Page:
Or as SFGate chose to put it, “Sauerkraut for everybody!”
Yes, the two cities, which couldn’t be more distant geographically and culturally, are now twinned.
And if you’re in Kraków around the 3rd July, you can witness the official signing ceremony there.
San Francisco Mayor Gavin Newsom released a statement, in which he said:
“I am pleased that the beautiful, innovative and destination cities of Krakow and San Francisco are now sister cities. The sister city relationship is a wonderful expression of the strong relations between our two magnificent cities.”
Aaawwww, well put. According to SFGate,
The partnership is intended to foster cultural, business and civic ties between the cities.
So how do they compare?
San Francisco: is the fourth most populous city in California and the 13th most populous city in the United States, with a 2008 estimated population of 808,976. San Francisco is characterized by a high standard of living.
The great wealth and opportunity generated by the Internet revolution continues to draw many highly educated and high-income workers and residents to San Francisco. Following the arrival of writers and artists of the 1950s—who established the modern coffeehouse culture—and the social upheavals of the 1960s, San Francisco became an epicenter of liberal activism, with Democrats and Greens dominating city politics.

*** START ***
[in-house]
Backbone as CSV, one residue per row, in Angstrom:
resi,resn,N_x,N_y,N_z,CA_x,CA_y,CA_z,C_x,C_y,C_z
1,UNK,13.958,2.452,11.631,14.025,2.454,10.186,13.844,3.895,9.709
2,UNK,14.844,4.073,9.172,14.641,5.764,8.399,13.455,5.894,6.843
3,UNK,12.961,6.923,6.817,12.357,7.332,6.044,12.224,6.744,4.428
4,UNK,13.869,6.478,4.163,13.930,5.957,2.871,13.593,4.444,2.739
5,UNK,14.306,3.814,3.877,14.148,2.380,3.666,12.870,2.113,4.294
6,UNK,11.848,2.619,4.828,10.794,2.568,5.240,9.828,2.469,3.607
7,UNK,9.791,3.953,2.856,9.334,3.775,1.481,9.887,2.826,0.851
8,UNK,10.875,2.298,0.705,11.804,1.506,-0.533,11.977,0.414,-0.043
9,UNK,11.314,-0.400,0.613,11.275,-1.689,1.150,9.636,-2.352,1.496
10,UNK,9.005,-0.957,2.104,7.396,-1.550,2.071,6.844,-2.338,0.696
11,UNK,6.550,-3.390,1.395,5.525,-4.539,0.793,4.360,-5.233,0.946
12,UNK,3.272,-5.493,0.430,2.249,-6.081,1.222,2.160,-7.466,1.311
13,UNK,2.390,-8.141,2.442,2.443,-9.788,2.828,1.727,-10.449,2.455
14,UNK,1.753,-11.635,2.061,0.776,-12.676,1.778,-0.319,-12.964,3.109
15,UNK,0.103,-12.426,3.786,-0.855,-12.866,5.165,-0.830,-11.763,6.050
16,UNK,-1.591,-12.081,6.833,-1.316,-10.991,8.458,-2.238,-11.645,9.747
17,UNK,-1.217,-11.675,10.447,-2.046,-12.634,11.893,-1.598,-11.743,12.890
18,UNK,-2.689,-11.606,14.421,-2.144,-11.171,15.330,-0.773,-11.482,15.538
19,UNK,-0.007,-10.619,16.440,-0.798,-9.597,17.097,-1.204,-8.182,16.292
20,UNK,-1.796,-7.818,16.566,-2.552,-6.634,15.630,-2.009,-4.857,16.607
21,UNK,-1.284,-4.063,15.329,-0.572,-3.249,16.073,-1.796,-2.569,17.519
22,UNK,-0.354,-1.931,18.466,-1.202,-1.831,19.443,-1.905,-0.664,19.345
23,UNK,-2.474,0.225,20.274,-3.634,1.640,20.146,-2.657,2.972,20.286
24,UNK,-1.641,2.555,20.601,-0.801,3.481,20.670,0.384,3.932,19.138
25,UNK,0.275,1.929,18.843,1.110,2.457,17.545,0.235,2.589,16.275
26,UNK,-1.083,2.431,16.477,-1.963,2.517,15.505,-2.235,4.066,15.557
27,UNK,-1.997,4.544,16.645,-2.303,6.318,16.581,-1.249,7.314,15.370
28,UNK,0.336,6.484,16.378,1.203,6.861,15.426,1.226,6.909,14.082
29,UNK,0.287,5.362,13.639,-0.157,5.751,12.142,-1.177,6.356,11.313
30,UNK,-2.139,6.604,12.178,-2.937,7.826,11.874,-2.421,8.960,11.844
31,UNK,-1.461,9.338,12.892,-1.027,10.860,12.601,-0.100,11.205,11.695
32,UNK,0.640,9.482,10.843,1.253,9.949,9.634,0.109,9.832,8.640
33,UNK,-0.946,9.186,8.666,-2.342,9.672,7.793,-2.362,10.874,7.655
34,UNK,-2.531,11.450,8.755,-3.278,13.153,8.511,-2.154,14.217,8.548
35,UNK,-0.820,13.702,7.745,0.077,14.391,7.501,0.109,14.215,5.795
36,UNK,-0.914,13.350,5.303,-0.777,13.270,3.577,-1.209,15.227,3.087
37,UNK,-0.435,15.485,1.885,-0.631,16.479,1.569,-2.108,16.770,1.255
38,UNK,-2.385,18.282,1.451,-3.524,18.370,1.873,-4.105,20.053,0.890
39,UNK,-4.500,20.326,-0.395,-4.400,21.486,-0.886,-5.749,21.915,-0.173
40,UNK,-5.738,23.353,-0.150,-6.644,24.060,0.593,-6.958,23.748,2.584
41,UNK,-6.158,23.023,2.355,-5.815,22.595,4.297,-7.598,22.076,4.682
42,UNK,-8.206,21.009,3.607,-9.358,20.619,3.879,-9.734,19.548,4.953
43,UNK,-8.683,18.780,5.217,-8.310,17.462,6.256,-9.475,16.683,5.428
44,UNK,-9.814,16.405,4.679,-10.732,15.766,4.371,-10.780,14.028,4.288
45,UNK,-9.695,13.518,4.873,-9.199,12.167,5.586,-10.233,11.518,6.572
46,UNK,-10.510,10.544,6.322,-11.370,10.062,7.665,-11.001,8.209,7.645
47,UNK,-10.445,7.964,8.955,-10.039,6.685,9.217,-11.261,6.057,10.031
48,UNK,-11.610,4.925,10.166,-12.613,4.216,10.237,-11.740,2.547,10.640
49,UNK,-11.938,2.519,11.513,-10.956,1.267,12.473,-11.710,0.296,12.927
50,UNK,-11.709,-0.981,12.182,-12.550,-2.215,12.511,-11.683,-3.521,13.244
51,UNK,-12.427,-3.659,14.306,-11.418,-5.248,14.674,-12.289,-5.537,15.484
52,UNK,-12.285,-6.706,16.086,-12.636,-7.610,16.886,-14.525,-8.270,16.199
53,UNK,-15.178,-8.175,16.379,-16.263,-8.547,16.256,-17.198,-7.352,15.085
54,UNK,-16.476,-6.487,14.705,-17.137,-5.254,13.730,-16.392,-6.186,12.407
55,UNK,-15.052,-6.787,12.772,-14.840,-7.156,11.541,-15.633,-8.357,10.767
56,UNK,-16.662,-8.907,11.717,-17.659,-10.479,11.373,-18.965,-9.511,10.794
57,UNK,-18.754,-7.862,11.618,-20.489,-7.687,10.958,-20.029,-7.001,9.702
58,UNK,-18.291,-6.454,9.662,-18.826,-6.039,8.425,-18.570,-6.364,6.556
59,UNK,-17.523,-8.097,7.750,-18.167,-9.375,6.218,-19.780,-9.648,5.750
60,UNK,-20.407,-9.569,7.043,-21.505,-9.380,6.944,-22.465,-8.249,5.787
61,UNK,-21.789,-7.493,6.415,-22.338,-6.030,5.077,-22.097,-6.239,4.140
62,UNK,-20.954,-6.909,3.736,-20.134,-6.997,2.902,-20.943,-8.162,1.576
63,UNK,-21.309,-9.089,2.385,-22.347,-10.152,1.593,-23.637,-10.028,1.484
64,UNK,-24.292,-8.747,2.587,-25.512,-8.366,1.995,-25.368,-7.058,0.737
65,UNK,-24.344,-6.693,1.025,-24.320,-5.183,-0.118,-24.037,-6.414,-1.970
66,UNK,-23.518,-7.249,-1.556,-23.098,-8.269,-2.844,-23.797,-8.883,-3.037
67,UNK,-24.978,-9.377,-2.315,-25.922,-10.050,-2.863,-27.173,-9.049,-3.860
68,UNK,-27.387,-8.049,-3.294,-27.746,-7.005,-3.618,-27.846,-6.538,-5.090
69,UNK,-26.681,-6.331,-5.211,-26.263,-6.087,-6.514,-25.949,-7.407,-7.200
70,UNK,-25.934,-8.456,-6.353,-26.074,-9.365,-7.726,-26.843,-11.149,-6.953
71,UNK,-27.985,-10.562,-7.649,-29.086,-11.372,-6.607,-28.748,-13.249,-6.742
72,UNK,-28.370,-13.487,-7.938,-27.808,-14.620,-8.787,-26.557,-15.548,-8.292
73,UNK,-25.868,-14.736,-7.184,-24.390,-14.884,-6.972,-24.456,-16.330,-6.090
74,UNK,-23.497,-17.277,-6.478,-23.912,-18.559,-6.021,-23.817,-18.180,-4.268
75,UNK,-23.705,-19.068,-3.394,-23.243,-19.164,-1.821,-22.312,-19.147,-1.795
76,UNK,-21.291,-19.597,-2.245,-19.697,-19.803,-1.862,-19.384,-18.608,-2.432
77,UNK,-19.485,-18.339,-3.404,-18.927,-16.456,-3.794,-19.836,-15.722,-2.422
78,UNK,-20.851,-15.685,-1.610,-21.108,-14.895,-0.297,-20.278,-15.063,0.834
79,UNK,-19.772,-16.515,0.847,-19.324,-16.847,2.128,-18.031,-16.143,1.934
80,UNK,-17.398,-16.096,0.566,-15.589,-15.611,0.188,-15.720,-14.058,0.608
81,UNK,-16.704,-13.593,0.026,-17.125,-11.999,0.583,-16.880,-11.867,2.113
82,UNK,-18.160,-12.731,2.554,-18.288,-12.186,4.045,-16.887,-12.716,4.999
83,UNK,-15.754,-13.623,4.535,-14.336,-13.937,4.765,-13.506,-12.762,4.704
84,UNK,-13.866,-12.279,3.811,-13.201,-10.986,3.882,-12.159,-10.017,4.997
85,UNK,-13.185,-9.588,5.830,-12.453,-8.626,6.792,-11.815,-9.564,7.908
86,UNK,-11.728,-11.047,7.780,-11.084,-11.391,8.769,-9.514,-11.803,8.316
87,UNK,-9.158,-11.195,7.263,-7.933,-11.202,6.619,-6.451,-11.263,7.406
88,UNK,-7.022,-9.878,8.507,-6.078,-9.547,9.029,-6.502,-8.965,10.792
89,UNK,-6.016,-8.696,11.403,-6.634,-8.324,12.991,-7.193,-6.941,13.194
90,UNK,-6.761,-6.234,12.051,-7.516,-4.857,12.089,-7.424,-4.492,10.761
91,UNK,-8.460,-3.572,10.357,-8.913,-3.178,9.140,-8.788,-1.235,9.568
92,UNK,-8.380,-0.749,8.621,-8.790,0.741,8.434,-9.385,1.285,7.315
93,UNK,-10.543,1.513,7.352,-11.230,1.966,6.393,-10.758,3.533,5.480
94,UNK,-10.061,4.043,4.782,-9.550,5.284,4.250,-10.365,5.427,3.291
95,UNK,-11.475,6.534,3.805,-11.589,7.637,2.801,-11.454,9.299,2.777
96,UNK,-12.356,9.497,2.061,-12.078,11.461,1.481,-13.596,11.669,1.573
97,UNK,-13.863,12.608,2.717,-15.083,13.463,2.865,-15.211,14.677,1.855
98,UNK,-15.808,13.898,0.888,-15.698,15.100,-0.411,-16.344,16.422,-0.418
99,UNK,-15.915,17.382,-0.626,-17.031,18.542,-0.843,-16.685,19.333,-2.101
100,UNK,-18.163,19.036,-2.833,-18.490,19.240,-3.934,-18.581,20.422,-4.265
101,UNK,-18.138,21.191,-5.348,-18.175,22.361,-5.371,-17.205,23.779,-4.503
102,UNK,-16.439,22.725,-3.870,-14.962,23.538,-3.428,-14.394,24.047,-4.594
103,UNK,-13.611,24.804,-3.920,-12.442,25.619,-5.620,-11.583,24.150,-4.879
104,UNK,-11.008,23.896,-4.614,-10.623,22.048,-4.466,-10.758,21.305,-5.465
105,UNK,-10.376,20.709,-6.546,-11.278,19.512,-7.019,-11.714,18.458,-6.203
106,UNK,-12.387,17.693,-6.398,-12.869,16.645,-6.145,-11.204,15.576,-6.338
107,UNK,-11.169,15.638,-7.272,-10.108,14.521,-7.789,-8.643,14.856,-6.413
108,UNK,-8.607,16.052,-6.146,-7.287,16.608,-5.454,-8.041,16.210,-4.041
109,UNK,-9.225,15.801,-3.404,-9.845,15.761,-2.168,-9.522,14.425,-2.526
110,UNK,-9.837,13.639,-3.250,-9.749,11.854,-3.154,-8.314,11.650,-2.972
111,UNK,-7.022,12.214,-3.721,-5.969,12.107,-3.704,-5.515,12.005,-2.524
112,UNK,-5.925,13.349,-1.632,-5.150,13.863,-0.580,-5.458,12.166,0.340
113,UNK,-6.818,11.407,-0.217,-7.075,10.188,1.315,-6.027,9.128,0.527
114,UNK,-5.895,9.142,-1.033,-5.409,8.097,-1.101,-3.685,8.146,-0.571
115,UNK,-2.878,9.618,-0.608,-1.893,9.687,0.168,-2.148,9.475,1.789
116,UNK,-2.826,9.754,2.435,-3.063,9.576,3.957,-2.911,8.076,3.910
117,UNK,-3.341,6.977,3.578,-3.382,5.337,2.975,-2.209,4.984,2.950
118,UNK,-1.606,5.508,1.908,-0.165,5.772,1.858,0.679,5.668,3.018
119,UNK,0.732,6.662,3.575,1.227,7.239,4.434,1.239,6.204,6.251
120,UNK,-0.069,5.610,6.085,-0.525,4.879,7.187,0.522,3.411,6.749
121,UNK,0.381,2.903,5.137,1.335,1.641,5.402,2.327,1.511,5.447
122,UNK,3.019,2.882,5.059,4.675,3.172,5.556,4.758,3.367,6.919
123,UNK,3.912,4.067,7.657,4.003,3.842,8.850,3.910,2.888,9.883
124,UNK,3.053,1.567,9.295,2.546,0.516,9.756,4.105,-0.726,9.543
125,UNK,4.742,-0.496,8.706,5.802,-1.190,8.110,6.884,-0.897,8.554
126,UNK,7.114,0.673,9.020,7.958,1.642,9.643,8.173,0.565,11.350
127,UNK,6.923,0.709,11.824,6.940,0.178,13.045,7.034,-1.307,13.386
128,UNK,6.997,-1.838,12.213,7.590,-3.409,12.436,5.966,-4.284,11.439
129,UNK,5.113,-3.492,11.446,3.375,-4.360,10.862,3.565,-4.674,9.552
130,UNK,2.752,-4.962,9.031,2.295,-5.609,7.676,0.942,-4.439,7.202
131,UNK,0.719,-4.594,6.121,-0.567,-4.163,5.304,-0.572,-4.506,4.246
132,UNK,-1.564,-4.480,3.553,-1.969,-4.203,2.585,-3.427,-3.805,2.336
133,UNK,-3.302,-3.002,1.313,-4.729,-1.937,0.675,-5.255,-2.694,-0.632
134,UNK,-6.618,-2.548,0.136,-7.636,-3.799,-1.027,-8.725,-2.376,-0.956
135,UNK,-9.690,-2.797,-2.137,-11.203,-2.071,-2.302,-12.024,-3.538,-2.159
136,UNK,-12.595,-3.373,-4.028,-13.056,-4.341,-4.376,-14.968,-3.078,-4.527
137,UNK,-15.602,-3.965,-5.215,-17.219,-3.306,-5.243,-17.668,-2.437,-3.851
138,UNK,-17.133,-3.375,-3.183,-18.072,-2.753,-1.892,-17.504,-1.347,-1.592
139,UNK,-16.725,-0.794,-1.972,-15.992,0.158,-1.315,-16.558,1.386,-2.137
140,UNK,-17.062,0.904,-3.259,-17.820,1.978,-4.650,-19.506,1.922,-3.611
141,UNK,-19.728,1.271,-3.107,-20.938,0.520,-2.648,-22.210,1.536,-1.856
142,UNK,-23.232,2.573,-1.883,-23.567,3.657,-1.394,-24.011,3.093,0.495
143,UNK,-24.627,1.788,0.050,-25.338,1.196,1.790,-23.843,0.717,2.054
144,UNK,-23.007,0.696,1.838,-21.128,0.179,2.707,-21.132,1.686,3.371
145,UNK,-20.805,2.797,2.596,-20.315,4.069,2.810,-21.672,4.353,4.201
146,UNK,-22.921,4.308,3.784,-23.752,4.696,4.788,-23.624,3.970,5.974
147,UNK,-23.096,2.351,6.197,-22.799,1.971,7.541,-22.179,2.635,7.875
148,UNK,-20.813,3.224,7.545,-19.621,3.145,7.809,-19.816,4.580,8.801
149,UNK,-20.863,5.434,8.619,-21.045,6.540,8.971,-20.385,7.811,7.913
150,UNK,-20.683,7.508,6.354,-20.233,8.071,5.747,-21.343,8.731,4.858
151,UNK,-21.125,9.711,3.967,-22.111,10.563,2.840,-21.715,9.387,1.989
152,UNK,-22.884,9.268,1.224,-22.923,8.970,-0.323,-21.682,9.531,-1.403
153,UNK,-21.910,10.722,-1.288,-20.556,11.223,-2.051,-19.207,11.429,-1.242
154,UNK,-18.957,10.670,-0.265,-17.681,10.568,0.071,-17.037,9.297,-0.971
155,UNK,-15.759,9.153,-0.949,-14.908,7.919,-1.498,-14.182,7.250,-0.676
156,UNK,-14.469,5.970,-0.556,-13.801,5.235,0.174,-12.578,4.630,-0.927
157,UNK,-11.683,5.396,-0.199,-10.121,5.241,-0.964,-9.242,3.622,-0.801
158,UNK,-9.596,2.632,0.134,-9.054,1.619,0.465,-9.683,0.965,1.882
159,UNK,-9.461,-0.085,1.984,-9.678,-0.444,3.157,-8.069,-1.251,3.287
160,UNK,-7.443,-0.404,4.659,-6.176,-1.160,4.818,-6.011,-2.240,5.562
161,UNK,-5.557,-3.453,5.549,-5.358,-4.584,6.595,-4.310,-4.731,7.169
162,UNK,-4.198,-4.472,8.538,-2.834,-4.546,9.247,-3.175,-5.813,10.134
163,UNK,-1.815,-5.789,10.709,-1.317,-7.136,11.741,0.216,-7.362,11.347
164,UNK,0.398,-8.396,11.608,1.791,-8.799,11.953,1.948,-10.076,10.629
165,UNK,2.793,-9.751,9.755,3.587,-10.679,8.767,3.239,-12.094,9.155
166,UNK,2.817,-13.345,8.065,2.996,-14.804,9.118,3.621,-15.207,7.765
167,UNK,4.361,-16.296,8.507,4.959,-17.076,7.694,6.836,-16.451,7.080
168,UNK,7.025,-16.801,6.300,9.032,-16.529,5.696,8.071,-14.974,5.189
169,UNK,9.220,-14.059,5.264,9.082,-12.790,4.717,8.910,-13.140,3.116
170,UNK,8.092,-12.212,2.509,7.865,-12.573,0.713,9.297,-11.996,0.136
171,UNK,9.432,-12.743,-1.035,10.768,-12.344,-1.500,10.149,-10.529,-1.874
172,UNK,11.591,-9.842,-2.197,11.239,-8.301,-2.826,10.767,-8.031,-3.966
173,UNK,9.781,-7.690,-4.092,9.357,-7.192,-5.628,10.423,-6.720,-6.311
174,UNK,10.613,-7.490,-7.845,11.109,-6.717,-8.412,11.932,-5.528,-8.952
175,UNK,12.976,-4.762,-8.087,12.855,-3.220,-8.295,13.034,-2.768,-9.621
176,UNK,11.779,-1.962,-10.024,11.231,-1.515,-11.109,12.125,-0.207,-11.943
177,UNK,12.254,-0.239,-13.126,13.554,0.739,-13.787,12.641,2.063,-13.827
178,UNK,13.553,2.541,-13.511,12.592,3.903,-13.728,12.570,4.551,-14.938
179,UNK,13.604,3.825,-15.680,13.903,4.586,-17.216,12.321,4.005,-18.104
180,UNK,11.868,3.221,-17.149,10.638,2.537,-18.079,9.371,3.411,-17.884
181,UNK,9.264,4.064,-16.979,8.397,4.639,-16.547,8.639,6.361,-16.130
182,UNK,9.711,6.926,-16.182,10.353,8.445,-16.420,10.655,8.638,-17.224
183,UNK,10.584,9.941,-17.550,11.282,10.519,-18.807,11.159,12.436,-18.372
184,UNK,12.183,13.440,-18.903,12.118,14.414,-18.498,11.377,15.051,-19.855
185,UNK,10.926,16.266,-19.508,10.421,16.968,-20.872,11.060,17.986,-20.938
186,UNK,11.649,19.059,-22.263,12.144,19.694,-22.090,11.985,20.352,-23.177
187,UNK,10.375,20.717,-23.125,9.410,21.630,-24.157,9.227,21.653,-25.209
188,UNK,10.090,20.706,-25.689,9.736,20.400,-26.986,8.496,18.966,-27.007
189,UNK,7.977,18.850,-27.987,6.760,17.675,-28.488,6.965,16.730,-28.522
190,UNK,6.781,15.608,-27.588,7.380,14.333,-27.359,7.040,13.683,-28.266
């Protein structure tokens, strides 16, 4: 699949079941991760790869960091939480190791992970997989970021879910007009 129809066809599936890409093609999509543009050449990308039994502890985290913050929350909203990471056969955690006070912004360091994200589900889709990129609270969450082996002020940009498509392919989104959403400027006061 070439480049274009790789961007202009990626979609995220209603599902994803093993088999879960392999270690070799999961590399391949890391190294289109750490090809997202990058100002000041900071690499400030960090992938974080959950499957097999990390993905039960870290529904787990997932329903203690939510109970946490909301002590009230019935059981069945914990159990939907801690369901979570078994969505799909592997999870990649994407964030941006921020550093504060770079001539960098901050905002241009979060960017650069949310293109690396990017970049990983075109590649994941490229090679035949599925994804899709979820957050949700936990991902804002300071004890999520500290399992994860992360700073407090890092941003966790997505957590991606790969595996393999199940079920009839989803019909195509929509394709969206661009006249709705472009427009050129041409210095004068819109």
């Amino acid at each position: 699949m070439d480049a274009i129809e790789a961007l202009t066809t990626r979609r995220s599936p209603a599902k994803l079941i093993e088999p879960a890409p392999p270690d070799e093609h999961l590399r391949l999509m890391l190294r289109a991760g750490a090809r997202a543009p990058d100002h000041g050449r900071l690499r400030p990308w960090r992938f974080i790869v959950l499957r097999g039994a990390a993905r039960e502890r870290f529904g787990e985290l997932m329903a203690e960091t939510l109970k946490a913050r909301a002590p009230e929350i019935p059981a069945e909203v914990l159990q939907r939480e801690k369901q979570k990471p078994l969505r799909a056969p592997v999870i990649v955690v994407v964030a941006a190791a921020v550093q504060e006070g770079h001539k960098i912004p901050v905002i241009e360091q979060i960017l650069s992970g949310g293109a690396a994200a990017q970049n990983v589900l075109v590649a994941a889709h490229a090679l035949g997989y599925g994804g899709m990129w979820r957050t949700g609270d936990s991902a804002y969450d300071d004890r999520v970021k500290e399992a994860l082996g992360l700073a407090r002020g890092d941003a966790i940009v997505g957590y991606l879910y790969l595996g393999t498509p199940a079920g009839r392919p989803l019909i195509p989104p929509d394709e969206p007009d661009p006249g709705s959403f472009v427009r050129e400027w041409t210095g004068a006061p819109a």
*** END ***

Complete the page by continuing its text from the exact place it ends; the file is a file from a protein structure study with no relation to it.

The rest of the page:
Indeed, San Franciscans have not provided a Republican presidential candidate more than 20 percent of the vote since the 1988 election. (source: Wikipedia)
Kraków: is one of the largest and oldest cities in Poland, with a population of 756,336 in 2007. Situated on the Vistula river (Polish: Wisła) in the Lesser Poland region, the city dates back to the 7th century. It was the capital of Poland from 1038 to 1596.
With the emergence of the Second Polish Republic, Kraków restored its role as a major academic and cultural centre. After the war, under the Stalinist regime, the intellectual and academic community of Kraków was put under total political control. The communist government of the People’s Republic of Poland ordered construction of the country’s largest steel mill in the newly-created suburb of Nowa Huta.
Kraków has traditionally been one of the leading centres of Polish scientific, cultural and artistic life. As the former national capital with a history encompassing more than a thousand years, the city remains the spiritual heart of Poland. It is a major attraction for local and international tourists, attracting seven million visitors annually. (source: Wikipedia)
Very different, but in a strange way also very similar. I only hope that this twinning will raise Kraków’s profile internationally even more as it deserves more attention. And so does the rest of Poland, in fact.
I hope my favourite Kraków blog, krakoff.info writes something about it soon.
And I wonder whether San Francisco’s Polish restaurant Old Kraków will celebrate the news somehow….
SF image © Stuck in Customs, Kraków image © smif, used under Creative Commons licence via Flickr